An extraordinary, passionate and personal journey into Africa’s past. ‘The most enthralling account out of Africa for years.’ Daily Mail.
‘“Livingstone’s Tribe” is excellent...Taylor is an intelligent and stimulating companion.’ Financial Times
‘At the book’s heart is a riveting examination of Livingstone’s tribe...the whites of post-independence Africa.’ Independent on Sunday
‘Taylor’s expedition into the interior of the continent’s colonial past has got everything that such a book should have.’ Guardian
‘Stephen Taylor, a third-generation émigré of British descent, finds a melancholy collection of white misfits and failures...as well as a heroic, dwindling clutch of missionaries still holding the line. The catalogue of theft, corruption, murder and superstition that Taylor chronicles makes appalling, fascinating reading. Yet Taylor is no Colonel Blimp, rather an anti-apartheid liberal who fled the old South Africa and welcomed independence for Mugabe’s Zimbabwe.’ Daily Mail
‘Sights and travel experiences are vividly described and people both from Livingstone’s and from the other tribes are handled particularly well.’ Sunday Times
"synopsis" may belong to another edition of this title.
''BAGAMOYO,' which in Swahili means, "lay down your heart", is a ruin of dishevelled loveliness which lies at the beginning of the 800-mile Arab trade route to the Great Lakes. This was the terminus from which caravans set out for the interior, and where the returning journey ended before crossing into Zanzibar. "Lay down your heart " said the grateful porters after months, years away in the perilous interior. But the words might as easily have been spoken by the millions who passed here in chains, pausing perhaps to looks back for the last time on their native land before the voyage into bondage.
Stephen Taylor travels from eats to southern Africa uncovering vestiges of the continent's colonial past through its landscape, peoples and their stories. His trail starts with the exotic splendour of Zanzibar and a whirlwind tour of the island on the back of the Vicar of Zanzibar's motorbike. Through Uganda, Kenya, Tanzania, Malawi, Zambia, Zimbabwe and South Africa, Taylor talks to blacks and whites (the mzungu), on dirt tracks, in buses, at bars and on great latticed verandahs overlooking the southern lands. He meets the last white landowner in Uganda and drinks beer with a man named Delicious; at the Great Lakes he walks in the footsteps of the early colonial explorers, Burton and Speke, and meets Victoria, a formidable entrepreneur named after the lake and the queen. In this present-day journey Taylor examines the identity of the whites who have stayed on in post-independence Africa, his own ambivalence toward the great contentment in which he grew up and the future of Africa's southern countries.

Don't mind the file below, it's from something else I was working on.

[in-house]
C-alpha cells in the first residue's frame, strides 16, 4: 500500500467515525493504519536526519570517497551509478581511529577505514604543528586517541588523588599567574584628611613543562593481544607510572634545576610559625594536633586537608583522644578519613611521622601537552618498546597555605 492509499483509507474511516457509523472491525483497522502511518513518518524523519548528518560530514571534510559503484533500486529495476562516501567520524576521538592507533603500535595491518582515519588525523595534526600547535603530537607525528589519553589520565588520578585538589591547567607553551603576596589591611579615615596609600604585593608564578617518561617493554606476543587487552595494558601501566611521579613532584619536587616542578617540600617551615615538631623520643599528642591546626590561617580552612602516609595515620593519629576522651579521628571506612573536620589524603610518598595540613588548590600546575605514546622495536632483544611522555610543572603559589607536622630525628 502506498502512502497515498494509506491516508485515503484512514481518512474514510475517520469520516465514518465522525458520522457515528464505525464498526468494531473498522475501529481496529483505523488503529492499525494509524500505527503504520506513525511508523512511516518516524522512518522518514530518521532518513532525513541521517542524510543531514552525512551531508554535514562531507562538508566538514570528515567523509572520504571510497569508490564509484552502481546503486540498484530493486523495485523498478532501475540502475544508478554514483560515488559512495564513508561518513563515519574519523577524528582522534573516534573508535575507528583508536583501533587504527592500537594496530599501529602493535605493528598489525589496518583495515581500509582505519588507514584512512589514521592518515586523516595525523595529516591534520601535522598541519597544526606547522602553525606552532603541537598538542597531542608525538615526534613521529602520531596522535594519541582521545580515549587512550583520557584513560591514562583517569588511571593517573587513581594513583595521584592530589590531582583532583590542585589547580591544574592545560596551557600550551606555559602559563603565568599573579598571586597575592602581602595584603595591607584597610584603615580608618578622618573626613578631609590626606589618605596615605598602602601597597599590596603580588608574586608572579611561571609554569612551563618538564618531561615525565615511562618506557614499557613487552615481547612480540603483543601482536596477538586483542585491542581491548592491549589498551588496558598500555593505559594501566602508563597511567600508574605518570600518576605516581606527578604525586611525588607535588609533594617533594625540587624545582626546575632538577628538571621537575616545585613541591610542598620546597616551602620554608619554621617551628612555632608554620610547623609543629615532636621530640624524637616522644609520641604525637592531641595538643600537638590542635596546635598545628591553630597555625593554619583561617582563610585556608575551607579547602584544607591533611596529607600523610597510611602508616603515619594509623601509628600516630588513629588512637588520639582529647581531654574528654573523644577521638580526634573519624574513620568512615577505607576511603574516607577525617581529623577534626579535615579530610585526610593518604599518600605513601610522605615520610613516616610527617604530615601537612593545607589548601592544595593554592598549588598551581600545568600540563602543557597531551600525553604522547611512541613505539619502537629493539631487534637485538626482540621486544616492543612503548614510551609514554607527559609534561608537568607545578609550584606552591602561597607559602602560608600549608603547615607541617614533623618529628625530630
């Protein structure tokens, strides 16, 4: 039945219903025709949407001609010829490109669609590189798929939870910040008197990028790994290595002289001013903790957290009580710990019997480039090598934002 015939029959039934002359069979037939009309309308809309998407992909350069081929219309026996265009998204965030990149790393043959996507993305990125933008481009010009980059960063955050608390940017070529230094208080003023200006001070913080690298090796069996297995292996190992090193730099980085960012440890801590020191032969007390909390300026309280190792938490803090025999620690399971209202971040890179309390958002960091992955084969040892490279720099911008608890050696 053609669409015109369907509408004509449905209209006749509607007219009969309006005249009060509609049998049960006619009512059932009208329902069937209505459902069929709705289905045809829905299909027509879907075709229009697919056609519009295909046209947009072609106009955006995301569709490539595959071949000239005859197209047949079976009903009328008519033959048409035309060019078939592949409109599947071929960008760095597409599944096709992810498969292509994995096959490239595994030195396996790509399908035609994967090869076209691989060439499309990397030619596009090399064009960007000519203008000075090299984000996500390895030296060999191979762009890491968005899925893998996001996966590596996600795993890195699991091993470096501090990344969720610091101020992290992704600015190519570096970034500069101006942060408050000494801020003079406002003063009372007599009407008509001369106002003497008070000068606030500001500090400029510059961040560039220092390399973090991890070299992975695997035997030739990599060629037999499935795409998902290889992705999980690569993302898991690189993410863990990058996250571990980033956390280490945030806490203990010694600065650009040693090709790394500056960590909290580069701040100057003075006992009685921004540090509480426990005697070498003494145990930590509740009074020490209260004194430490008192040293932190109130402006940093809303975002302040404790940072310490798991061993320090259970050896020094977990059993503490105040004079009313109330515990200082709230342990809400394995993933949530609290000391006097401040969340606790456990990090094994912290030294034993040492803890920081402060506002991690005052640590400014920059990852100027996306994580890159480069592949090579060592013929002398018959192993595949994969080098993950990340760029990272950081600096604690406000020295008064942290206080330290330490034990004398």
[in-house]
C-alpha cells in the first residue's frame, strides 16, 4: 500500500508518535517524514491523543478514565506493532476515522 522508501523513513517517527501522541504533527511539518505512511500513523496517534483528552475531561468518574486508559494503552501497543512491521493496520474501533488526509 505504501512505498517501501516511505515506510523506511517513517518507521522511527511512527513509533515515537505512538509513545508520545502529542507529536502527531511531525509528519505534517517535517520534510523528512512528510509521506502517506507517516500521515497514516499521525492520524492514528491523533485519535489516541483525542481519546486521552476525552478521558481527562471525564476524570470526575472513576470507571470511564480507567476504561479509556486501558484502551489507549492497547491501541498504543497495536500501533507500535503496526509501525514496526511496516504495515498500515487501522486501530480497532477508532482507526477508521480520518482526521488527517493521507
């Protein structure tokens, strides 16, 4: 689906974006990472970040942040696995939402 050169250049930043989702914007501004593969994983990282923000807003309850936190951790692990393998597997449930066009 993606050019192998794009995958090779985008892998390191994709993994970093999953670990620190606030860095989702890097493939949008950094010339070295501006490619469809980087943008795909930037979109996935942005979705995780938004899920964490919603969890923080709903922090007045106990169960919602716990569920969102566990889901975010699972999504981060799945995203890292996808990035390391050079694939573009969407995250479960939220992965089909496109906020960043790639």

'Livingstone's Tribe' combines evocative and philosophical travel-writing with a remarkable history of some of the most dramatic lands in the world.
"Stephen Taylor, a third-generation émigré of British descent, finds a melancholy collection of white misfits and failures... as well as a heroic, dwindling clutch of missionaries still holding the line... The catalogue of theft, corruption, murder and superstition that Taylor chronicles makes appalling, fascinating reading. Yet Taylor is no Colonel Blimp, rather an anti-apartheid liberal who fled the old South Africa and welcomed independence for Mugabe's Zimbabwe... The most honest and enthralling account of Africa for years"
"At the book's heart is a riveting examination of Livingstone's tribe... the whites of post-independence Africa"
INDEPENDENT ON SUNDAY
"Sights and travel experiences are vividly described and people from both Livingstone's and from other tribes are handled particularly well"
Stephen Taylor was born in South Africa in 1948 and grew up near Johannesburg. At the age of twenty-two he made his home in Britain and travelled for four years in the Middle East and South Asia. From 1980-1987 he was foreign correspondent for The Times and the Observer based in Africa, South East Asia and Australia. Both his previous books have had African subjects, including Shaka’s Children: a History of the Zulu People. He works for The Times and is married with two children.
"About this title" may belong to another edition of this title.
Book Description Harpercollins Pub Ltd, 2000. Paperback. Book Condition: Brand New. 272 pages. 7.75x5.00x0.75 inches. In Stock. Bookseller Inventory # __000655069X
Book Description HarperCollins UK, 2000. Paperback. Book Condition: New. Bookseller Inventory # DADAX000655069X
Book Description Book Condition: New. Depending on your location, this item may ship from the US or UK. Bookseller Inventory # 97800065506930000000
Book Description HARPER COLLINS, 2000. Paperback. Book Condition: NEW. 9780006550693 This listing is a new book, a title currently in-print which we order directly and immediately from the publisher. Bookseller Inventory # HTANDREE0982310
Book Description Flamingo, 2000. Paperback. Book Condition: New. Bookseller Inventory # P11000655069X
Book Description Flamingo. PAPERBACK. Book Condition: New. 000655069X New Condition. Bookseller Inventory # NEW6.3446238